What powers do GSOC officers have?


In criminal investigations, GSOC officers have all the powers, immunities and privileges conferred on, and all the duties imposed on, any member of the Garda Síochána. However, unlike members of the Garda Síochána.

If the complaint concerns a possible criminal matter and is being investigated under section 98 of the Act, GSOC officers have “all the powers, immunities and privileges conferred on, and all the duties imposed on, any member of the Garda Síochána”. However, unlike members of the Garda Síochána, GSOC cannot prosecute on behalf of the Director of Public Prosecutions (DPP). At the end of a criminal investigation, a file may be sent to the DPP with a recommendation. The DPP takes a decision based on the investigation file whether to prosecute or not.

In disciplinary investigations under section 94(5), which are supervised, GSOC can require the GSIO to keep it informed of the investigation; require interim reports; be present during interviews; and direct the GSIO to investigate further any aspect of the complaint. When GSOC receives the investigator’s final report, if we believe that a breach of discipline may have taken place, we will send a report to the Garda Commissioner with a recommendation (in accordance with the provisions of section 97 of the Act). If there is no evidence of a breach of discipline, the matter may be discontinued and a report need not be sent.

In unsupervised disciplinary investigations under section 94(1), undertaken by a GSIO, GSOC has limited involvement. The Act gives a complainant the right to request GSOC to review the investigation if they are dissatisfied with the outcome. GSOC may write to the Garda Commissioner following a review, if any potential issue is found with the way the disciplinary investigation was conducted, but GSOC does not have the power to change the outcome.

In non-criminal investigations under section 95, GSOC has a number of powers, laid out in section 96 of the Act. Essentially, GSOC can compel a person to attend and provide information that it deems relevant to its investigation, and failure to comply may lead to criminal proceedings. At the end of such an investigation, GSOC must always send a report to the Garda Commissioner, whether there appears to be evidence of a breach of discipline or not.

Upon receiving a report from GSOC, the Garda Commissioner takes a decision regarding any breach of discipline and the application of any sanctions.

  • Can GSOC get the Garda Síochána to investigate the matter I reported?

    No. We can look into whether any gardaí were in breach of discipline for any neglect of duty, or lack of action. We cannot oblige them to take any action. Read More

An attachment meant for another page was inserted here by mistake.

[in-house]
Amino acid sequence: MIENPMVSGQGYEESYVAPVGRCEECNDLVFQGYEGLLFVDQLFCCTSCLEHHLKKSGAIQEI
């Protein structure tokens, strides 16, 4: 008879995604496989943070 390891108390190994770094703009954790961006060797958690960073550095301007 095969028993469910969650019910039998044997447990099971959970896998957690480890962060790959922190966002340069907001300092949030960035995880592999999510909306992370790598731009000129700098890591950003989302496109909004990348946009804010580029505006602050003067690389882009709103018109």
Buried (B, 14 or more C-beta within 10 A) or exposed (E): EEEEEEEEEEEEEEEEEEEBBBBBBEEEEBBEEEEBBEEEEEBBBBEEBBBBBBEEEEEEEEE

• What should I expect if I am involved in a matter referred to GSOC?

    If you are involved in a matter which is referred to GSOC, you will most likely be aware of this fact at the time. Otherwise you may find out when you are contacted by a GSOC investigator working on the case and asked to assist in establishing the facts. Read More
  • How long do complaint investigations typically take?

    The time taken to close an investigation depends on the level of complexity of the case, but to get an indicator, you can look in the Publications section of the website to find the median time taken to close investigations by type, per quarter. Read More
  • Can I make a complaint to GSOC about garda misconduct myself?

    Under the Garda Síochána Act, 2005, a Garda member cannot make a complaint about Garda behaviour in the same way that a member of the public can. However, under the Protected Disclosures Act, 2014, gardaí and others working for the Garda Síochána may now confidentially disclose allegations of wrongdoings within the Garda Síochána, to a member of the Ombudsman Commission. Find out more information by clicking the Protected disclosures link on the right hand side of the page. Read More
  • How is Informal Resolution done?

    It is a means of resolving situations more quickly and effectively and without the need for a formal investigation under the Discipline Regulations. Time taken to close these cases is about one-third of the time taken to close formal disciplinary investigations. Read More
  • What information can GSOC disclose about its investigations

    In deciding what and to whom certain information is disclosed, GSOC must balance its confidentiality and privacy obligations with its duty to be transparent and open in its work. People directly involved in GSOC investigations—including the people who make complaints and the gardaí who are the subject of investigations—have a legal right to be kept informed of the progress of the investigation which relates to them (click below for more information). Read More